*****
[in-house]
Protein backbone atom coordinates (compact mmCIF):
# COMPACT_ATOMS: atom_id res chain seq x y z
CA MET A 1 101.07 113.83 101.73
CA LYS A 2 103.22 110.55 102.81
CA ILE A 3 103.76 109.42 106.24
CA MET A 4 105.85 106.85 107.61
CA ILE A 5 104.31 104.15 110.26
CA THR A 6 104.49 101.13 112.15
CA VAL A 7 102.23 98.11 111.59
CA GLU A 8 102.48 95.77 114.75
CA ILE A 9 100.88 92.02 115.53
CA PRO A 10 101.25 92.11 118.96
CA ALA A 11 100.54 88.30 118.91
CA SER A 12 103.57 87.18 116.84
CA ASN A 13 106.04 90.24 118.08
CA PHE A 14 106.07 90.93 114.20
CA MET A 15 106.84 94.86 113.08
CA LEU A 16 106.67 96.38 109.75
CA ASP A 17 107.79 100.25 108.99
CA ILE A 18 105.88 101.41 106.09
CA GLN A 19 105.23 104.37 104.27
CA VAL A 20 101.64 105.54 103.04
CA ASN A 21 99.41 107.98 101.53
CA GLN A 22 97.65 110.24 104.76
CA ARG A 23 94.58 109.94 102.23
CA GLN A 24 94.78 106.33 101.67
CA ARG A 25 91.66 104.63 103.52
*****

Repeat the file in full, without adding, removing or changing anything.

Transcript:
[in-house]
Protein backbone atom coordinates (compact mmCIF):
# COMPACT_ATOMS: atom_id res chain seq x y z
CA MET A 1 101.07 113.83 101.73
CA LYS A 2 103.22 110.55 102.81
CA ILE A 3 103.76 109.42 106.24
CA MET A 4 105.85 106.85 107.61
CA ILE A 5 104.31 104.15 110.26
CA THR A 6 104.49 101.13 112.15
CA VAL A 7 102.23 98.11 111.59
CA GLU A 8 102.48 95.77 114.75
CA ILE A 9 100.88 92.02 115.53
CA PRO A 10 101.25 92.11 118.96
CA ALA A 11 100.54 88.30 118.91
CA SER A 12 103.57 87.18 116.84
CA ASN A 13 106.04 90.24 118.08
CA PHE A 14 106.07 90.93 114.20
CA MET A 15 106.84 94.86 113.08
CA LEU A 16 106.67 96.38 109.75
CA ASP A 17 107.79 100.25 108.99
CA ILE A 18 105.88 101.41 106.09
CA GLN A 19 105.23 104.37 104.27
CA VAL A 20 101.64 105.54 103.04
CA ASN A 21 99.41 107.98 101.53
CA GLN A 22 97.65 110.24 104.76
CA ARG A 23 94.58 109.94 102.23
CA GLN A 24 94.78 106.33 101.67
CA ARG A 25 91.66 104.63 103.52